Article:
Calm, passive raccoons adapt better to city environments, a study published Thursday suggests.
Researchers studied 204 wild raccoons for two years, to test whether they could push a button for a reward.
The results could help inform how wildlife managers deal with urban raccoons.
In a study published Thursday in the Journal of Experimental Biology, researchers explored how adaptable these mischievous mammals are. The research team, led by Lauren Stanton from the University of California, Berkeley, tagged 204 wild raccoons living in the city of Laramie, Wyoming, by luring them with pet food between August 2015 and September 2019.
Over two years of observations, researchers tested whether raccoons were able to locate a raccoon-sized cubicle in their neighborhood with two buttons inside it. When pressed, one button released a handful of dog treats. The other released nothing. The furry omnivores had initial misgivings about the cubicle, researchers wrote.
After learning to climb into the cubicle for treats, researchers switched things up by changing which button released the edible reward.
Scientists believe the ability to solve problems in novel situations, using reason and thinking, is particularly important for urban wildlife, Stanton said in a press release.
After two years, researchers found that 27 raccoons got the hang of visiting the cubicle and 19 figured out which button was a reward. Of those observed, 17 realized that the reward button had been changed.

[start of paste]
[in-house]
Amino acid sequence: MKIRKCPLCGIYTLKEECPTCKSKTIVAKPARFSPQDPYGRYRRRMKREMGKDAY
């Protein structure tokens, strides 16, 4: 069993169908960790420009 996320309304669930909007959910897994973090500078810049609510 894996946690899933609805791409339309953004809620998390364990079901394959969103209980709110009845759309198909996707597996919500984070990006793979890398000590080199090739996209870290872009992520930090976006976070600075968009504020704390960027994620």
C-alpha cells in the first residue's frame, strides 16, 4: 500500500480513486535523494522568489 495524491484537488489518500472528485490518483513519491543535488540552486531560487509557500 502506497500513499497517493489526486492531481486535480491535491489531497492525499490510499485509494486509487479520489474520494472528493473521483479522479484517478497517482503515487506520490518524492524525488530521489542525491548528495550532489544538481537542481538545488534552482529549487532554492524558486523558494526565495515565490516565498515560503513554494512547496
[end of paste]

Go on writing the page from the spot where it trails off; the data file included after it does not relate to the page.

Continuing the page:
Interestingly, when Stanton's team observed the animals' temperaments, they found that the least bold raccoons were best prepared to operate the treat-delivering mechanism. That "suggests a potential relationship between emotional reactivity and cognitive ability in raccoons," Stanton said.
According to researchers, the youngest raccoons seemed most eager to enter and explore the cubicle. But when researchers switched the buttons, adult raccoons were better prepared to overcome the challenge. That could be because young raccoons' cognitive abilities are less developed, but the sample size was too small to draw conclusions, researchers wrote in the study.
The cubicle itself became a happening spot for raccoons, with several of them simultaneously climbing in and bumping into each other.
Throughout the observation period, the cubicle camera caught other furry visitors, including four striped skunks, like the one in the video above.
Stanton and her team hope her results can better inform wildlife managers dealing with urban raccoons, as the calmest — not the boldest —may be the most likely to cause trouble.
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